Elderly pedestrians: risk and insecurity among a growing population



Intersections can be obstacles to overcome for older pedestrians.

The study of risk factors related to the environment and to street crossing behaviours in older pedestrians will help to protect them from accident and injury.

All too often, headlines such as this one bring a lump to our throats: "Grandmother struck by vehicle at intersection". The familiarity of these statements reflects the frequency with which serious and fatal road accidents involving seniors occur: people aged 65 and over represented 35% of pedestrian deaths in Canada between 2004 and 2006, while they made up only 13% of the population.

This research will help equip policymakers to better protect this vulnerable population.

Marie-Soleil Cloutier, a professor at INRS, is working on the prevention of elderly pedestrian injury by examining pedestrian behaviour at street crossings in relation to the built environment. Not seeking to blame or victimize, her team is observing and analyzing. "A variety of factors related to street design and to aging come into play when an older pedestrian crosses an intersection, and it is important to properly understand these in order to act." Her analysis highlights the influence of the impairments and risk perception of seniors. Estimating the time needed to cross a given distance is no easy task when walking speed is reduced, or when vision or hearing is diminished.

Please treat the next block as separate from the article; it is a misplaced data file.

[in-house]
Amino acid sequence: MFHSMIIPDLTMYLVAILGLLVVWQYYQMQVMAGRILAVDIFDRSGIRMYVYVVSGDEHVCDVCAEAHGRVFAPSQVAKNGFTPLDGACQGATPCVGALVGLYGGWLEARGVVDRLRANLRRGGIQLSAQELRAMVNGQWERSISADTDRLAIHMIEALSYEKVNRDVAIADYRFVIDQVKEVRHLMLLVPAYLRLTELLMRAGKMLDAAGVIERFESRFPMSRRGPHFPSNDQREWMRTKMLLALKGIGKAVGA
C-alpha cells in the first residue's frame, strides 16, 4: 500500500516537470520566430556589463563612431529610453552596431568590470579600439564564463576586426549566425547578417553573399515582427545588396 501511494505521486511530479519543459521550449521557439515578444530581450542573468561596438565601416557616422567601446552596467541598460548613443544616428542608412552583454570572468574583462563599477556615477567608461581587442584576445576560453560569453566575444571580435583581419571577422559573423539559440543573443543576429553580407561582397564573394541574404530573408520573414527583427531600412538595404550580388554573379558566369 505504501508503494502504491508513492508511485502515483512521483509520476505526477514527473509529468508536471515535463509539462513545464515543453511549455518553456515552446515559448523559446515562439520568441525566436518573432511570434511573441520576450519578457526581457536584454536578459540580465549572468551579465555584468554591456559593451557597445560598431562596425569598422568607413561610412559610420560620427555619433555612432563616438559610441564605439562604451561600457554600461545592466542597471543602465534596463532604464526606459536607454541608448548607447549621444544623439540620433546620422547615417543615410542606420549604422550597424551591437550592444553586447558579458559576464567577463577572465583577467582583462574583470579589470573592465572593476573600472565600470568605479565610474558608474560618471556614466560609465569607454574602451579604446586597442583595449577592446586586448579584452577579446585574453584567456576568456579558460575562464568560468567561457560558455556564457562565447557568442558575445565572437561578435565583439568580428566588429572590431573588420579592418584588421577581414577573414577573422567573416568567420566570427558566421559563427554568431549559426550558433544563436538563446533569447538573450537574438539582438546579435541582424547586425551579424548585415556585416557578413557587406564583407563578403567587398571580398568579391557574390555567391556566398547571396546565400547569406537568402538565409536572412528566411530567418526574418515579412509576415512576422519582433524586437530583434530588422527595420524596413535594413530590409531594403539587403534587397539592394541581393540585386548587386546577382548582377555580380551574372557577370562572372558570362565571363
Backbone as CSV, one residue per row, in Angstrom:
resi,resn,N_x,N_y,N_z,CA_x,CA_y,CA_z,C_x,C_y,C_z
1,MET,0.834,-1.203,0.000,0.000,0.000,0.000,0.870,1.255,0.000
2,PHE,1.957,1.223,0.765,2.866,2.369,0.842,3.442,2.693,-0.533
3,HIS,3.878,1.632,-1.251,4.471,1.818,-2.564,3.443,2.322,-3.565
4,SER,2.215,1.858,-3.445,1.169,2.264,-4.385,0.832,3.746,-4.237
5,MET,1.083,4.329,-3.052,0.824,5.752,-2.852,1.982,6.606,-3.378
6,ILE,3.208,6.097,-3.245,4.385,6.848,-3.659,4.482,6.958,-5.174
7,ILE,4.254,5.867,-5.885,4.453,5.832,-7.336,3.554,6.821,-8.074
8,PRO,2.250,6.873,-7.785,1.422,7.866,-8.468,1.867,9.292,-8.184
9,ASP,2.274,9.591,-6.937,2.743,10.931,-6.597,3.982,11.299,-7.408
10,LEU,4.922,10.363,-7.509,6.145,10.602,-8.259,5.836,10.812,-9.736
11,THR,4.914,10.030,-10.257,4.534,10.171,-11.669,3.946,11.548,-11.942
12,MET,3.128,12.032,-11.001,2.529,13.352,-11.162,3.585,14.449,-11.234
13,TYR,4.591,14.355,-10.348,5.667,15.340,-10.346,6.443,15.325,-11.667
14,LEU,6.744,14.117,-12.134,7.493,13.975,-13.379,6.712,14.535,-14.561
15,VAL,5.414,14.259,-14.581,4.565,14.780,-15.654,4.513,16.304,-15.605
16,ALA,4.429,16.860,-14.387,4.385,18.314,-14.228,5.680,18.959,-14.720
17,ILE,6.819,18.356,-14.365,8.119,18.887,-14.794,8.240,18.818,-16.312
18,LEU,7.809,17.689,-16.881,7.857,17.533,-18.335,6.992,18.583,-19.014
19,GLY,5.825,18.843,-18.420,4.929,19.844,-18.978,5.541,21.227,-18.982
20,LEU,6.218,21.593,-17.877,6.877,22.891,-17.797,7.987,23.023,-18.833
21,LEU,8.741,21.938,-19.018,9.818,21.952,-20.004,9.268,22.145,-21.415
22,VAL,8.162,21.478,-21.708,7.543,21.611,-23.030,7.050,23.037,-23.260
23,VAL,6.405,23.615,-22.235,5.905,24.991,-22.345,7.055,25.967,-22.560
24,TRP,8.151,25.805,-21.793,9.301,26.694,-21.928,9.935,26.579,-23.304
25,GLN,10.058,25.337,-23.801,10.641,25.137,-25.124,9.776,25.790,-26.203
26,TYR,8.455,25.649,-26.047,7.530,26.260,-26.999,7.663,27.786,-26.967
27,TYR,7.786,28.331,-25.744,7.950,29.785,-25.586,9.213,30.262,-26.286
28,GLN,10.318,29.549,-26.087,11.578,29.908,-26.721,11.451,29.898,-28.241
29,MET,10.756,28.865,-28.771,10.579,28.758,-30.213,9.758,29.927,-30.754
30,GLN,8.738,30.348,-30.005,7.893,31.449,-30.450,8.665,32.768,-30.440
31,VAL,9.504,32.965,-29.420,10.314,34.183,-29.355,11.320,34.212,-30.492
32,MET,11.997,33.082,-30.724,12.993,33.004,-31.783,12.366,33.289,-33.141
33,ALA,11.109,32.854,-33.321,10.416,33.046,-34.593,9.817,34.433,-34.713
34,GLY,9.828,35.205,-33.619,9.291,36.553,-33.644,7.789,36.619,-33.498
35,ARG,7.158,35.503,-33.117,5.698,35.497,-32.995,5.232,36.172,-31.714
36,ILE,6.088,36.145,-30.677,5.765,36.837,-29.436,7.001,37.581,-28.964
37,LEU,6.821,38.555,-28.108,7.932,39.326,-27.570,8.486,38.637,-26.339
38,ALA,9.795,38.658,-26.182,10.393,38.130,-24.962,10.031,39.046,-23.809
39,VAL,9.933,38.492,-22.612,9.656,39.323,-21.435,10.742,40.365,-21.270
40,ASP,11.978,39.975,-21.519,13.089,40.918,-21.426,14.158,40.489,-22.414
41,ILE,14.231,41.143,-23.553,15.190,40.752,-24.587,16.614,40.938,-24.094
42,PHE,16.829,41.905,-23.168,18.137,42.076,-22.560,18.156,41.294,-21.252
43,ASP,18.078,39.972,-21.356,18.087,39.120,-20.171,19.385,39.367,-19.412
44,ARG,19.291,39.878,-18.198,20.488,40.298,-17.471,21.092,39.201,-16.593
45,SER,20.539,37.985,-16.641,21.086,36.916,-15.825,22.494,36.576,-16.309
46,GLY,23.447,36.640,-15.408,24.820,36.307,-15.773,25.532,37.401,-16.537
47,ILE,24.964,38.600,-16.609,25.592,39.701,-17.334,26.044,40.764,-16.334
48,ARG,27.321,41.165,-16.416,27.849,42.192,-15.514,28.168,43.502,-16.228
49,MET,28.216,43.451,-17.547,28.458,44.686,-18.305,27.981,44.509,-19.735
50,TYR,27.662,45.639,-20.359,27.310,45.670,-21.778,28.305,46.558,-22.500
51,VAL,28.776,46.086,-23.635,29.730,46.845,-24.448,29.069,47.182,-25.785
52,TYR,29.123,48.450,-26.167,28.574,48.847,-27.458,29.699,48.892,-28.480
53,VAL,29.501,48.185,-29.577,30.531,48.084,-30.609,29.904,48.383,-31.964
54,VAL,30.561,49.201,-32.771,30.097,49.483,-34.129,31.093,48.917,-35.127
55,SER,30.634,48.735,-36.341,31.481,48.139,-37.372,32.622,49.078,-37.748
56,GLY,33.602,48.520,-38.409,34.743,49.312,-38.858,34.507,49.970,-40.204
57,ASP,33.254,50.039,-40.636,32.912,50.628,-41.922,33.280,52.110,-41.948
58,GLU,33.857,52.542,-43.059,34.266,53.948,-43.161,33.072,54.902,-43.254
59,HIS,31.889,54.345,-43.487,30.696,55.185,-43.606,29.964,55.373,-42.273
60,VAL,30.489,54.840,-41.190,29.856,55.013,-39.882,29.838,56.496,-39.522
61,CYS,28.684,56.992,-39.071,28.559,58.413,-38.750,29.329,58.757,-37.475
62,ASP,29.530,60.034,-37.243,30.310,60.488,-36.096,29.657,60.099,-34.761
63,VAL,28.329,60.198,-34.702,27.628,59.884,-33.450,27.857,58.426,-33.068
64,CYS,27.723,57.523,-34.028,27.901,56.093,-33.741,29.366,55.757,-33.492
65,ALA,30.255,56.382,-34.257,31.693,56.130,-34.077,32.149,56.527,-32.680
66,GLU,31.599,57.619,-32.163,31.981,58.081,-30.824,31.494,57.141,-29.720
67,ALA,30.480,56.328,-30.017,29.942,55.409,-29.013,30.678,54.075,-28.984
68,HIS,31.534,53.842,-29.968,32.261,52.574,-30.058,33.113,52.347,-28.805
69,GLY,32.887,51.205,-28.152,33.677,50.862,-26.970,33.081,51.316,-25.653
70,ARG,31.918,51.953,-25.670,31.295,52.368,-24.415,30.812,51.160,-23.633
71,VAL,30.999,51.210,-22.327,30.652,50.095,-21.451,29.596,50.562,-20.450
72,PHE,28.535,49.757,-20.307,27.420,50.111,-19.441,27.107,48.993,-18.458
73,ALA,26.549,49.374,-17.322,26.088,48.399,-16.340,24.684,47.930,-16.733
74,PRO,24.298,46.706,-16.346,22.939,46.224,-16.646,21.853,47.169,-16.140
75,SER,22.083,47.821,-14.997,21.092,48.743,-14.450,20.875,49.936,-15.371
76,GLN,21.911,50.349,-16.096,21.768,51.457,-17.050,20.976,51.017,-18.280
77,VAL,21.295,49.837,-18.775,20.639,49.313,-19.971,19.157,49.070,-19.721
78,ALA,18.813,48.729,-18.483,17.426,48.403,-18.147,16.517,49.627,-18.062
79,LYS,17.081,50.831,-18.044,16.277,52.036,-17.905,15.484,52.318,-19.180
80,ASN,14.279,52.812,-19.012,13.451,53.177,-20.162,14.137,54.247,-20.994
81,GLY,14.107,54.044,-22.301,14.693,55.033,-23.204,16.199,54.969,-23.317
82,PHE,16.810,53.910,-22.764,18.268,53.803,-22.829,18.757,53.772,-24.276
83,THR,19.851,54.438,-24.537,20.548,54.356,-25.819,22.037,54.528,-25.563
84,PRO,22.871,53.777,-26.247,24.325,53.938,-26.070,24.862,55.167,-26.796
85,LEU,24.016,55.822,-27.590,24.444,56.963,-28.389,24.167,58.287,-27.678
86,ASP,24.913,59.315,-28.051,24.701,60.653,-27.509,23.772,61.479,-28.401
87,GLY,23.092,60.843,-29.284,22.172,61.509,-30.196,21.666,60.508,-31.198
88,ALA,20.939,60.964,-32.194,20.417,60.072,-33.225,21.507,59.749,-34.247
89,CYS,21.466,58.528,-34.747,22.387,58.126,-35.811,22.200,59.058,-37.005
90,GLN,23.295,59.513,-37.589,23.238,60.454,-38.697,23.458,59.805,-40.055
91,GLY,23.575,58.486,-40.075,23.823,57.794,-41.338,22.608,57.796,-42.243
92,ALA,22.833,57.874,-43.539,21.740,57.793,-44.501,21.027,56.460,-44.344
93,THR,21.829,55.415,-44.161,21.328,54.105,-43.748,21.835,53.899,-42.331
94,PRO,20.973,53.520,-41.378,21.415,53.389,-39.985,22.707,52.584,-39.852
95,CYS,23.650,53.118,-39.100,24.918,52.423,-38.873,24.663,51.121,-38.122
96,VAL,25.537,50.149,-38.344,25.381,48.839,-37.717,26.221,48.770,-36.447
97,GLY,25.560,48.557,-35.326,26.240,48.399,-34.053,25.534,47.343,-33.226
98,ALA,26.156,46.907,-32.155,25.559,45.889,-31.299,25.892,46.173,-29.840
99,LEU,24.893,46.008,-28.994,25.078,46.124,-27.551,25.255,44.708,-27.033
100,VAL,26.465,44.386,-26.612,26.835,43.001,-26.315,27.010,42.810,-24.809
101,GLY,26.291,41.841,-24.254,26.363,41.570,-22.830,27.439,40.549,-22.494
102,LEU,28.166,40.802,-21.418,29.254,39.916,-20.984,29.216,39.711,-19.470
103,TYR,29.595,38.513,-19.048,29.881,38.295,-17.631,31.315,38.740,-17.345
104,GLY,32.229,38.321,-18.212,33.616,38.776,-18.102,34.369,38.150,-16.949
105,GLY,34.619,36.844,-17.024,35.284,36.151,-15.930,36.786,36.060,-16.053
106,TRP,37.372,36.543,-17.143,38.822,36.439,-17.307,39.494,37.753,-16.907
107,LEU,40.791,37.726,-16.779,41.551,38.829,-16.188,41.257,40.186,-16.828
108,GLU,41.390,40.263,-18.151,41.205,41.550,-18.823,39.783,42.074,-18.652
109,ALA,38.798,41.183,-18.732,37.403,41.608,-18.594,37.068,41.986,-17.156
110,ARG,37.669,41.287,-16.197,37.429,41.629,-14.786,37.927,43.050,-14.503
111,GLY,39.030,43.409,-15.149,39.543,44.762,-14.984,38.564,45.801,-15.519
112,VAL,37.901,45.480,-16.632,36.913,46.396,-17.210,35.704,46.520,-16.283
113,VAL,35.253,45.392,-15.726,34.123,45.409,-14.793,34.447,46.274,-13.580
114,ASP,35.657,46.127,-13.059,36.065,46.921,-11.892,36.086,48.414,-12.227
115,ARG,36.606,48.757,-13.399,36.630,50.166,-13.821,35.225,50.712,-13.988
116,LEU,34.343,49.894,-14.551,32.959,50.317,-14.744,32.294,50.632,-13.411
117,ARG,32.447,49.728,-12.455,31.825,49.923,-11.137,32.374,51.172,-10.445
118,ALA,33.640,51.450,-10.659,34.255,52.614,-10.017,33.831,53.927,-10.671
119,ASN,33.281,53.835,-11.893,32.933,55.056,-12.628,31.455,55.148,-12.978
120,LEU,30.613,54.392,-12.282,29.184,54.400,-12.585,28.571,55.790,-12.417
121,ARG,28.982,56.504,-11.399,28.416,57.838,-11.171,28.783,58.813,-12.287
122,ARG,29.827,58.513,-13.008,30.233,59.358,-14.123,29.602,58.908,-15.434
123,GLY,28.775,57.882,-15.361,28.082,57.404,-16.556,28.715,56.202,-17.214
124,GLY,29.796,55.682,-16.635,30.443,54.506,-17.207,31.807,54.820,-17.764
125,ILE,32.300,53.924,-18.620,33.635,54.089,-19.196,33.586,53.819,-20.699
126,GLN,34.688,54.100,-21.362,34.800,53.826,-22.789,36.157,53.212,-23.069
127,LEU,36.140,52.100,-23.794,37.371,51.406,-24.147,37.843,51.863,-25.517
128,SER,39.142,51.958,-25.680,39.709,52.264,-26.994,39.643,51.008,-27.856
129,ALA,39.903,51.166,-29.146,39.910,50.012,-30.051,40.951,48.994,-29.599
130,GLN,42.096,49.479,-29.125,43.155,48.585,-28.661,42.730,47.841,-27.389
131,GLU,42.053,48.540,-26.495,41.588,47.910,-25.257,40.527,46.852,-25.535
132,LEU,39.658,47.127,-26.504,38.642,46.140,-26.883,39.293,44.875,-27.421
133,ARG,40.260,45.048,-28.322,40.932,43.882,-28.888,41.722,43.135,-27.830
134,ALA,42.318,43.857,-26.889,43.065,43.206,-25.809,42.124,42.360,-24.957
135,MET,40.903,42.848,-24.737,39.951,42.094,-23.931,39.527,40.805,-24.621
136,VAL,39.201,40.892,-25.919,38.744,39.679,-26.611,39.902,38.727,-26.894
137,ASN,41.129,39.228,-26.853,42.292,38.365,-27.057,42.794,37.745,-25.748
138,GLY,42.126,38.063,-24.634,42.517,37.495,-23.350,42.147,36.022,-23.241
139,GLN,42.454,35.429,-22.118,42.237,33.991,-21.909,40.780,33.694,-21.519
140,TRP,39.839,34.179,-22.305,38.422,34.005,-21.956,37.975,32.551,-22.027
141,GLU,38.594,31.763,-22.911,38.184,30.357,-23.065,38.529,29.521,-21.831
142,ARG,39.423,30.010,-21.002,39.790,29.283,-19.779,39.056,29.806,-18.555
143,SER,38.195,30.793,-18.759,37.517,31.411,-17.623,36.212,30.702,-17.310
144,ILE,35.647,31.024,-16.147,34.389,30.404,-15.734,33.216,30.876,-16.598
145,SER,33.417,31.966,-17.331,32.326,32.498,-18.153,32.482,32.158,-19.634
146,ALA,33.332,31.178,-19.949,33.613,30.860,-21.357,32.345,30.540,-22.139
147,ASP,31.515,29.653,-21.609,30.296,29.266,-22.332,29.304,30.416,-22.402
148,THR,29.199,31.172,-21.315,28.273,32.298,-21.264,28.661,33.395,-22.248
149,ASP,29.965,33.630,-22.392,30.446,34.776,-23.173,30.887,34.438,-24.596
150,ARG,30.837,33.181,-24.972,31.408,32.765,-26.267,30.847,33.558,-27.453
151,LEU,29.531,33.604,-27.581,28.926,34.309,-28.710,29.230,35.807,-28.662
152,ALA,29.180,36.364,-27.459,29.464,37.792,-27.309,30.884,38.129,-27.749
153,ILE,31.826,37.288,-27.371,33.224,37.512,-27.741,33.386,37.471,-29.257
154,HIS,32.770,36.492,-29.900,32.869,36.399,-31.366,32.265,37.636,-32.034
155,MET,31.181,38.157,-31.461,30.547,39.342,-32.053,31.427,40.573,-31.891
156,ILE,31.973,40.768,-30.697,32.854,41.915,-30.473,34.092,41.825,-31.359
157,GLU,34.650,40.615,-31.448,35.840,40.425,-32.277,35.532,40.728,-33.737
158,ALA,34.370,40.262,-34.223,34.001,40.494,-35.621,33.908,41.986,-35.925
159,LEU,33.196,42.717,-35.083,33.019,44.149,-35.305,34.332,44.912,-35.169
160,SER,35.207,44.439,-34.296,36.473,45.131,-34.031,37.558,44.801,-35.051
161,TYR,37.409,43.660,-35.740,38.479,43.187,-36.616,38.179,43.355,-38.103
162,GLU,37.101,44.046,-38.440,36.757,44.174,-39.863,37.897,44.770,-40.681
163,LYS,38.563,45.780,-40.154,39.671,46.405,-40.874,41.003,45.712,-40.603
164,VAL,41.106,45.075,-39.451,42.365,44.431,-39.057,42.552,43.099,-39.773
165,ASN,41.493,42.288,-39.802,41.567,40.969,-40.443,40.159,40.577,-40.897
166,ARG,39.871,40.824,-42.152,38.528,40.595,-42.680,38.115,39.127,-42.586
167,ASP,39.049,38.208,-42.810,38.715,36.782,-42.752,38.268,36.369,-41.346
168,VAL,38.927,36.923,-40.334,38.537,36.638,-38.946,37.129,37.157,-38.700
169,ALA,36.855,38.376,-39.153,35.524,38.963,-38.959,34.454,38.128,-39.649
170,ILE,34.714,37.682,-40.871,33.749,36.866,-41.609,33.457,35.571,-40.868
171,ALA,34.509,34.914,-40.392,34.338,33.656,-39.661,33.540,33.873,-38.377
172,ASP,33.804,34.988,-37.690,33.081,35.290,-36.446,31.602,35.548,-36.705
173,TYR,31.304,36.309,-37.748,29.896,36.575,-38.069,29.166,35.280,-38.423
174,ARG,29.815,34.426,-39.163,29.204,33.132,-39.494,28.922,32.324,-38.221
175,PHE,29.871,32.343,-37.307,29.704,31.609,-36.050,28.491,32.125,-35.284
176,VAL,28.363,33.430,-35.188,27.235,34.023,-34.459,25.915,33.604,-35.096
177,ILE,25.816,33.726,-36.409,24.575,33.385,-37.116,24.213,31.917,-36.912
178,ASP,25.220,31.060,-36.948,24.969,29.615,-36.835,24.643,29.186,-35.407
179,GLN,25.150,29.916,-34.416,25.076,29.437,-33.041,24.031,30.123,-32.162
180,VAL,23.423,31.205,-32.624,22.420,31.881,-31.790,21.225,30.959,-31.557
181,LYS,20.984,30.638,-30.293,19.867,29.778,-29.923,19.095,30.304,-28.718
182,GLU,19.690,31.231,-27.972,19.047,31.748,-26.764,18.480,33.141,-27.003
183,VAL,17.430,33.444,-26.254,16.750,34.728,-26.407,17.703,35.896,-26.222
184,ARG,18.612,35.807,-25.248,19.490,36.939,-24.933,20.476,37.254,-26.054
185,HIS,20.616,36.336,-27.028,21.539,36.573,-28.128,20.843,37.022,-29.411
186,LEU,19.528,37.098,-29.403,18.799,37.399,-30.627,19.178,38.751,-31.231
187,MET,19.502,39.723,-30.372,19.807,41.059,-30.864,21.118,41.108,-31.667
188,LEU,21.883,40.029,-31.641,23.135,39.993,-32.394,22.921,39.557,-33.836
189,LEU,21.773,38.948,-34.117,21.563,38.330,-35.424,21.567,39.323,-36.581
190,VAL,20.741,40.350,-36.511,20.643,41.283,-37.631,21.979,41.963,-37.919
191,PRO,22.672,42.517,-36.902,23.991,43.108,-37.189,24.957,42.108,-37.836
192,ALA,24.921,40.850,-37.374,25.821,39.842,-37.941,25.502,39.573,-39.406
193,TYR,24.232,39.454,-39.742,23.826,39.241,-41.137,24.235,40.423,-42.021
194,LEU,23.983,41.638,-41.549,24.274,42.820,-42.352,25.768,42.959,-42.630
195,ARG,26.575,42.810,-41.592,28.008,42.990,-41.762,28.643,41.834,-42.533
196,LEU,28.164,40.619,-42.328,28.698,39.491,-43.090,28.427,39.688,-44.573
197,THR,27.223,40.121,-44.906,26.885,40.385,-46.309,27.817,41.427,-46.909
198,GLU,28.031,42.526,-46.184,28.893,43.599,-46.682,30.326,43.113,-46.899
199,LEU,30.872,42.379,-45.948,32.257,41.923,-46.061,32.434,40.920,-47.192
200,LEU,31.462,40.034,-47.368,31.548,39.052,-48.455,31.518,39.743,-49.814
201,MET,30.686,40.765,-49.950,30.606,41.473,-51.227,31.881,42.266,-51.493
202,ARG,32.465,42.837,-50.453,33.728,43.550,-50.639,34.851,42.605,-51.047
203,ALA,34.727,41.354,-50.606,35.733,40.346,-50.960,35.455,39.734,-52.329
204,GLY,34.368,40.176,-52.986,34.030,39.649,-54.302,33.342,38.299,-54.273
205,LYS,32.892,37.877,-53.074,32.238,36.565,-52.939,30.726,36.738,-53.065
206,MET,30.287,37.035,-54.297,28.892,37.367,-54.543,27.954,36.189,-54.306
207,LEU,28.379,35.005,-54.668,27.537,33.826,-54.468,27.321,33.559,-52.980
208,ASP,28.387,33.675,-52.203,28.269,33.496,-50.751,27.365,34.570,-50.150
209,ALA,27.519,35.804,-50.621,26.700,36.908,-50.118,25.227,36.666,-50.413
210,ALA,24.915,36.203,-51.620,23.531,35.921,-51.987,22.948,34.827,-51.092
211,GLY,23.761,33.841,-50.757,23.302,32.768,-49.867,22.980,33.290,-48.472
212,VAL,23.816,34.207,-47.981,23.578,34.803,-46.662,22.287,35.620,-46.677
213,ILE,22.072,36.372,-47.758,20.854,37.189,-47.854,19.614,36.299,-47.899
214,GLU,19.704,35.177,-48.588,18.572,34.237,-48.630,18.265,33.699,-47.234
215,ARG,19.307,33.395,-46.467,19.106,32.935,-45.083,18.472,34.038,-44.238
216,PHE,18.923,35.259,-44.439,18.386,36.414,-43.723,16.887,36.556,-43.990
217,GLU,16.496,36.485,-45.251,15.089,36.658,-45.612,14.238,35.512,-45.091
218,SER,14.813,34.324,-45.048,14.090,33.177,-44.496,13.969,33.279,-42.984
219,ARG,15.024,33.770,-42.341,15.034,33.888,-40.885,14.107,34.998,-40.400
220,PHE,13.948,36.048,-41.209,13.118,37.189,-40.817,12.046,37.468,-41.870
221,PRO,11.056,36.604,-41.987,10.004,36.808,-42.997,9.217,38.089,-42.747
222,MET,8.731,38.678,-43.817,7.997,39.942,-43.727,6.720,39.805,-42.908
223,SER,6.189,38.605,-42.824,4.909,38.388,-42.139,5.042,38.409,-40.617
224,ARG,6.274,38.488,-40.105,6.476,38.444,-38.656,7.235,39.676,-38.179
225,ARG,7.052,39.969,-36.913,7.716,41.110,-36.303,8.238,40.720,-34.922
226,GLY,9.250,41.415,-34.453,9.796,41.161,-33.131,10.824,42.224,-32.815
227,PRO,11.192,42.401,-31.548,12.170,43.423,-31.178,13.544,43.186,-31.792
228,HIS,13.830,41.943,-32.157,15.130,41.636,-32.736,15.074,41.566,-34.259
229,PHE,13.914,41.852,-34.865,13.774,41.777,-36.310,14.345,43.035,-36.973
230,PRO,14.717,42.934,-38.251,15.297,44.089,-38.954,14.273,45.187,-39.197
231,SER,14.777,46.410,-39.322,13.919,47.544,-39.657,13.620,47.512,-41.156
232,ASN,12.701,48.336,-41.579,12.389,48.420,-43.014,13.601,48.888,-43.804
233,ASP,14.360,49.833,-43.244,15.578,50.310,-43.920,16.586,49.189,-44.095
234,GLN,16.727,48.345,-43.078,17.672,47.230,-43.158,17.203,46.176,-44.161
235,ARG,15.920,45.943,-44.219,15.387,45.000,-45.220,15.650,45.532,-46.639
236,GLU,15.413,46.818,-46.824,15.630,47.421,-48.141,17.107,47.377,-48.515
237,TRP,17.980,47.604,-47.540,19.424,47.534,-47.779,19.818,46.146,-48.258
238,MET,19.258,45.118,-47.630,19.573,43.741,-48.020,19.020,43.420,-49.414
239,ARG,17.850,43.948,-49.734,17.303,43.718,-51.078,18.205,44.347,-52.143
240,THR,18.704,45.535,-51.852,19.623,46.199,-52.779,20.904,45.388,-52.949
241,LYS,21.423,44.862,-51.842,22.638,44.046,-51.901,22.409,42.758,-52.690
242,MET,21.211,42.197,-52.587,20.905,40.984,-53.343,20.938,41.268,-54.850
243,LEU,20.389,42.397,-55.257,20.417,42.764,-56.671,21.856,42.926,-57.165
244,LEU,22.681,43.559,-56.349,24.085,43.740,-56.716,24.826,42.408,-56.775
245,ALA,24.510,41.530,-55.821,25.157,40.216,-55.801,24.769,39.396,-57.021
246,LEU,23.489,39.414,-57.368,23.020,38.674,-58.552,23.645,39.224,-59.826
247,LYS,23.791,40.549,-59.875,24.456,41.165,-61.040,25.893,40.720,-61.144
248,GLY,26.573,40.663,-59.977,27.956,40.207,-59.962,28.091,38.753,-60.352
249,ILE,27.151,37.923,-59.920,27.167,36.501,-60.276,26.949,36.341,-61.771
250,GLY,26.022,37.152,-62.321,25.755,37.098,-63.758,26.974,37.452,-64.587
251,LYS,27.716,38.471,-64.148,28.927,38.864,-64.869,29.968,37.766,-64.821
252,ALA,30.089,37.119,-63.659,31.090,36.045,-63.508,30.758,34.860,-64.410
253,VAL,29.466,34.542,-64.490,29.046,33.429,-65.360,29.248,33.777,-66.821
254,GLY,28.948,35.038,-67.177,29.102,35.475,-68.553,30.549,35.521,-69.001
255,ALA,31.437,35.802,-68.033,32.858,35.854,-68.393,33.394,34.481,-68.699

Moreover, the layout of streets and arteries contributes to the incidence of road accidents: bus stops, bicycle lanes, pedestrian lights and median strips are all elements that can help or hinder a safe street crossing. The death of a senior in the summer of 2016 following a collision at an intersection that had been redesigned to make it safer clearly indicates that the multiple factors surrounding pedestrian safety are poorly understood. Québec's population is aging, and elderly pedestrians will continue to increase in number. Professor Cloutier's research will help equip policymakers to better protect this vulnerable population.

Main researcher

Marie-Soleil Cloutier, Institut national de la recherche scientifique - Urbanisation Culture Société Centre

Summary

Research report

Appendices

Call for proposals

Deposit of the research report: August 2016